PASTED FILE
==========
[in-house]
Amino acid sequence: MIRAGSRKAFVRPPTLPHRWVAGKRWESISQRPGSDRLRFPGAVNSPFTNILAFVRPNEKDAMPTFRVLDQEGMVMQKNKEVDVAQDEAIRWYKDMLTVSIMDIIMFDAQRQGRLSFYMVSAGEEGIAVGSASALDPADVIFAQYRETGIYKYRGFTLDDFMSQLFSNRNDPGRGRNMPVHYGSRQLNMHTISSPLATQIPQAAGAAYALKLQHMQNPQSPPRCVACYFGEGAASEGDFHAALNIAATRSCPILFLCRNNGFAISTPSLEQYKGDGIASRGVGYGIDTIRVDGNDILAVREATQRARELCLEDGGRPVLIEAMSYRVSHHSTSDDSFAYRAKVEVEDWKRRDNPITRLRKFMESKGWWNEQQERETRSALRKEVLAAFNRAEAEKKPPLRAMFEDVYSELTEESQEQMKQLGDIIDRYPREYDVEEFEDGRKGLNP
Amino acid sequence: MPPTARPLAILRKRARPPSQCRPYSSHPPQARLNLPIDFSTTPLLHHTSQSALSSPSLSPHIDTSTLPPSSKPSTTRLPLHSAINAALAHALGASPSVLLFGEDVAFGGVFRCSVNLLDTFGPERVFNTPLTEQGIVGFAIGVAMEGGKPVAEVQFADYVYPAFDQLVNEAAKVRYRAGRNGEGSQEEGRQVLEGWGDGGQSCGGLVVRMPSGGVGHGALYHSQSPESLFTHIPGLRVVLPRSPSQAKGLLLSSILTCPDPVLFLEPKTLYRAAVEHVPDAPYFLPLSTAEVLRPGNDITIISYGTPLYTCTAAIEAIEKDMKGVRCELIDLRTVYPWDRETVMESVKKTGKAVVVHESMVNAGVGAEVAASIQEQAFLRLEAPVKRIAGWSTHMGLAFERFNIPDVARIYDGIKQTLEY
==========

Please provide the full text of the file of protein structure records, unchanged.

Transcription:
[in-house]
Amino acid sequence: MIRAGSRKAFVRPPTLPHRWVAGKRWESISQRPGSDRLRFPGAVNSPFTNILAFVRPNEKDAMPTFRVLDQEGMVMQKNKEVDVAQDEAIRWYKDMLTVSIMDIIMFDAQRQGRLSFYMVSAGEEGIAVGSASALDPADVIFAQYRETGIYKYRGFTLDDFMSQLFSNRNDPGRGRNMPVHYGSRQLNMHTISSPLATQIPQAAGAAYALKLQHMQNPQSPPRCVACYFGEGAASEGDFHAALNIAATRSCPILFLCRNNGFAISTPSLEQYKGDGIASRGVGYGIDTIRVDGNDILAVREATQRARELCLEDGGRPVLIEAMSYRVSHHSTSDDSFAYRAKVEVEDWKRRDNPITRLRKFMESKGWWNEQQERETRSALRKEVLAAFNRAEAEKKPPLRAMFEDVYSELTEESQEQMKQLGDIIDRYPREYDVEEFEDGRKGLNP
Amino acid sequence: MPPTARPLAILRKRARPPSQCRPYSSHPPQARLNLPIDFSTTPLLHHTSQSALSSPSLSPHIDTSTLPPSSKPSTTRLPLHSAINAALAHALGASPSVLLFGEDVAFGGVFRCSVNLLDTFGPERVFNTPLTEQGIVGFAIGVAMEGGKPVAEVQFADYVYPAFDQLVNEAAKVRYRAGRNGEGSQEEGRQVLEGWGDGGQSCGGLVVRMPSGGVGHGALYHSQSPESLFTHIPGLRVVLPRSPSQAKGLLLSSILTCPDPVLFLEPKTLYRAAVEHVPDAPYFLPLSTAEVLRPGNDITIISYGTPLYTCTAAIEAIEKDMKGVRCELIDLRTVYPWDRETVMESVKKTGKAVVVHESMVNAGVGAEVAASIQEQAFLRLEAPVKRIAGWSTHMGLAFERFNIPDVARIYDGIKQTLEY